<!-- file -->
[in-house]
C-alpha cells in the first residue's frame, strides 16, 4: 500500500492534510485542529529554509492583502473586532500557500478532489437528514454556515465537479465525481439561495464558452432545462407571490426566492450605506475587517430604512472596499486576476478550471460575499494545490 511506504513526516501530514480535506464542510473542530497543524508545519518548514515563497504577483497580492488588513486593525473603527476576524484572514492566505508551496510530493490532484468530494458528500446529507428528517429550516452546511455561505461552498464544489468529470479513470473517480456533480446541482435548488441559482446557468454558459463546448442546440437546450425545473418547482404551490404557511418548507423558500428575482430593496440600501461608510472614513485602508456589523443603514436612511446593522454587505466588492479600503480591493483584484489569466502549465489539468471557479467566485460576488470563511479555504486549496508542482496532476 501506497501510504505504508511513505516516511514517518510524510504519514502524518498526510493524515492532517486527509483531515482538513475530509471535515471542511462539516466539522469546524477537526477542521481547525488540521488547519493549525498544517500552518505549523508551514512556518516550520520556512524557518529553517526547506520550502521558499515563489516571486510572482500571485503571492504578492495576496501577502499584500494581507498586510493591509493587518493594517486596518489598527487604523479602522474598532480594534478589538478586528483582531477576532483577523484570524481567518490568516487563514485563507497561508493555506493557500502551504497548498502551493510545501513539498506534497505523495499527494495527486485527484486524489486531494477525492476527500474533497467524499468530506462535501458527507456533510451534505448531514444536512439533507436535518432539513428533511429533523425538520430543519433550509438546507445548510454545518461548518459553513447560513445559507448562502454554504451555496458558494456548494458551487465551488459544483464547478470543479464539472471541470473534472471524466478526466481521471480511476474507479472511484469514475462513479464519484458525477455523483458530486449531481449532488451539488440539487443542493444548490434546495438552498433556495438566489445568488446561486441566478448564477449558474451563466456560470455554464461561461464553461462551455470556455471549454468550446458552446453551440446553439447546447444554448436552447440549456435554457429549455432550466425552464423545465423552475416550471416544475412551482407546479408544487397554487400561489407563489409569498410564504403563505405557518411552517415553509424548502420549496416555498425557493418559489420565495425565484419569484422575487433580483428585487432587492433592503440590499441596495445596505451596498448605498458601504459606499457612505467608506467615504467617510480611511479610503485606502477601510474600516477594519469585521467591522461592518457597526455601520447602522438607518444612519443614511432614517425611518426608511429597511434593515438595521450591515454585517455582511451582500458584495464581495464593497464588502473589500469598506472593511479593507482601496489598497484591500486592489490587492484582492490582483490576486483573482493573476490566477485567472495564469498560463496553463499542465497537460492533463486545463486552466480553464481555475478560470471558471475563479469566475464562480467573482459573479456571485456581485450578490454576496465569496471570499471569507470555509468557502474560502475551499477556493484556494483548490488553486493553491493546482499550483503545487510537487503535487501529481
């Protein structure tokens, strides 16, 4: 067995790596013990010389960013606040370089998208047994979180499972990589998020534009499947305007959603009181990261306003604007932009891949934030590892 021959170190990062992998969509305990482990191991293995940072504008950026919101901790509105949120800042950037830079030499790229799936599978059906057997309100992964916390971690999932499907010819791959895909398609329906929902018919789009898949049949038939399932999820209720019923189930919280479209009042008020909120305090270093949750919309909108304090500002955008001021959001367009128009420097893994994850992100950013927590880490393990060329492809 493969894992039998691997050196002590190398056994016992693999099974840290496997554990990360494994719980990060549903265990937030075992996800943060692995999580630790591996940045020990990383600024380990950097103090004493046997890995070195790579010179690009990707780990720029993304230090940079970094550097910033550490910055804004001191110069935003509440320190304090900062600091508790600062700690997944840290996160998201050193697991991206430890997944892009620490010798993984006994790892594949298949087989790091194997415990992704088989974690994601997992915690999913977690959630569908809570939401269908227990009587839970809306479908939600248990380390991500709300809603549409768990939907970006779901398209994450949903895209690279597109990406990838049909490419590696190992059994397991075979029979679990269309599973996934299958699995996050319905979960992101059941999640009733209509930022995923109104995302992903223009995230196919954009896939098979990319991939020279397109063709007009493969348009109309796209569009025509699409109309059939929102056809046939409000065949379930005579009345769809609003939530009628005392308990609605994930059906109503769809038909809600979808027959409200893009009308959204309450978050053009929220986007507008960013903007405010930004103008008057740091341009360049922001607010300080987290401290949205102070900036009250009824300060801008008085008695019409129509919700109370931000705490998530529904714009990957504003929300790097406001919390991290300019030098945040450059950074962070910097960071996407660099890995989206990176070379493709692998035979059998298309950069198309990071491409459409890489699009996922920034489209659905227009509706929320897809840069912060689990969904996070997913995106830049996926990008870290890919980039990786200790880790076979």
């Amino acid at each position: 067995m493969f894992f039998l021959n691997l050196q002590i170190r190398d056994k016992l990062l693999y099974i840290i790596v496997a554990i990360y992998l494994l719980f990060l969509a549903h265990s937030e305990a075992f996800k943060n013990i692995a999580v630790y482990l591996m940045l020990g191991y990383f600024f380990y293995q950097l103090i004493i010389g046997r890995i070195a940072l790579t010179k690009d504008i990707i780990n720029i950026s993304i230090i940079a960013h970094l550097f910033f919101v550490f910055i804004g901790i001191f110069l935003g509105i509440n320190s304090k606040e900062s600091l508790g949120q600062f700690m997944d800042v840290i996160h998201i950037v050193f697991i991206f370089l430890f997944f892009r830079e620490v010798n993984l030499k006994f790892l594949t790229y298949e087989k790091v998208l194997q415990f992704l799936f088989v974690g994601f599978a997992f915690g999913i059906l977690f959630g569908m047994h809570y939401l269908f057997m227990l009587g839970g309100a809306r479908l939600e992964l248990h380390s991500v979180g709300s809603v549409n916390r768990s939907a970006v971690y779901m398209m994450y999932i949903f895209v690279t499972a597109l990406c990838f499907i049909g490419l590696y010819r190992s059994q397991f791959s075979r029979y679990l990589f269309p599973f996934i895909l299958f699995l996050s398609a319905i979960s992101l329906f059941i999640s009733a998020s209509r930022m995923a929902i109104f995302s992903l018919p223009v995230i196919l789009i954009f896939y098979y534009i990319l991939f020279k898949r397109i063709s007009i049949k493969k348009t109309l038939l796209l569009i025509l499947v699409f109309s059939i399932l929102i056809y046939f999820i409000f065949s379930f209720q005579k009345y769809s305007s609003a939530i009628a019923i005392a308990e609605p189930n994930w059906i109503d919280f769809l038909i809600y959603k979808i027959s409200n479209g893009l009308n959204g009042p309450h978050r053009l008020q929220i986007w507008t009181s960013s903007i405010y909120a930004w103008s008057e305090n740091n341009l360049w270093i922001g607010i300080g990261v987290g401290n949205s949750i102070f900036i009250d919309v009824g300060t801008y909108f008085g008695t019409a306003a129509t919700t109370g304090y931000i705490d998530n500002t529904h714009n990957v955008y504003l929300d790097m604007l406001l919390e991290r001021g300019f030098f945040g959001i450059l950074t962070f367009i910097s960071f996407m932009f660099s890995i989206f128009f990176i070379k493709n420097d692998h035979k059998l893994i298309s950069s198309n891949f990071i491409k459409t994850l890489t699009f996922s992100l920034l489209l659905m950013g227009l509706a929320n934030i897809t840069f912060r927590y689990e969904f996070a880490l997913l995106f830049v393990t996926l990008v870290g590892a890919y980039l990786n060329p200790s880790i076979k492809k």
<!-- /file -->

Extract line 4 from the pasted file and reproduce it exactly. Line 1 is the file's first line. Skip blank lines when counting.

């Amino acid at each position: 067995m493969f894992f039998l021959n691997l050196q002590i170190r190398d056994k016992l990062l693999y099974i840290i790596v496997a554990i990360y992998l494994l719980f990060l969509a549903h265990s937030e305990a075992f996800k943060n013990i692995a999580v630790y482990l591996m940045l020990g191991y990383f600024f380990y293995q950097l103090i004493i010389g046997r890995i070195a940072l790579t010179k690009d504008i990707i780990n720029i950026s993304i230090i940079a960013h970094l550097f910033f919101v550490f910055i804004g901790i001191f110069l935003g509105i509440n320190s304090k606040e900062s600091l508790g949120q600062f700690m997944d800042v840290i996160h998201i950037v050193f697991i991206f370089l430890f997944f892009r830079e620490v010798n993984l030499k006994f790892l594949t790229y298949e087989k790091v998208l194997q415990f992704l799936f088989v974690g994601f599978a997992f915690g999913i059906l977690f959630g569908m047994h809570y939401l269908f057997m227990l009587g839970g309100a809306r479908l939600e992964l248990h380390s991500v979180g709300s809603v549409n916390r768990s939907a970006v971690y779901m398209m994450y999932i949903f895209v690279t499972a597109l990406c990838f499907i049909g490419l590696y010819r190992s059994q397991f791959s075979r029979y679990l990589f269309p599973f996934i895909l299958f699995l996050s398609a319905i979960s992101l329906f059941i999640s009733a998020s209509r930022m995923a929902i109104f995302s992903l018919p223009v995230i196919l789009i954009f896939y098979y534009i990319l991939f020279k898949r397109i063709s007009i049949k493969k348009t109309l038939l796209l569009i025509l499947v699409f109309s059939i399932l929102i056809y046939f999820i409000f065949s379930f209720q005579k009345y769809s305007s609003a939530i009628a019923i005392a308990e609605p189930n994930w059906i109503d919280f769809l038909i809600y959603k979808i027959s409200n479209g893009l009308n959204g009042p309450h978050r053009l008020q929220i986007w507008t009181s960013s903007i405010y909120a930004w103008s008057e305090n740091n341009l360049w270093i922001g607010i300080g990261v987290g401290n949205s949750i102070f900036i009250d919309v009824g300060t801008y909108f008085g008695t019409a306003a129509t919700t109370g304090y931000i705490d998530n500002t529904h714009n990957v955008y504003l929300d790097m604007l406001l919390e991290r001021g300019f030098f945040g959001i450059l950074t962070f367009i910097s960071f996407m932009f660099s890995i989206f128009f990176i070379k493709n420097d692998h035979k059998l893994i298309s950069s198309n891949f990071i491409k459409t994850l890489t699009f996922s992100l920034l489209l659905m950013g227009l509706a929320n934030i897809t840069f912060r927590y689990e969904f996070a880490l997913l995106f830049v393990t996926l990008v870290g590892a890919y980039l990786n060329p200790s880790i076979k492809k």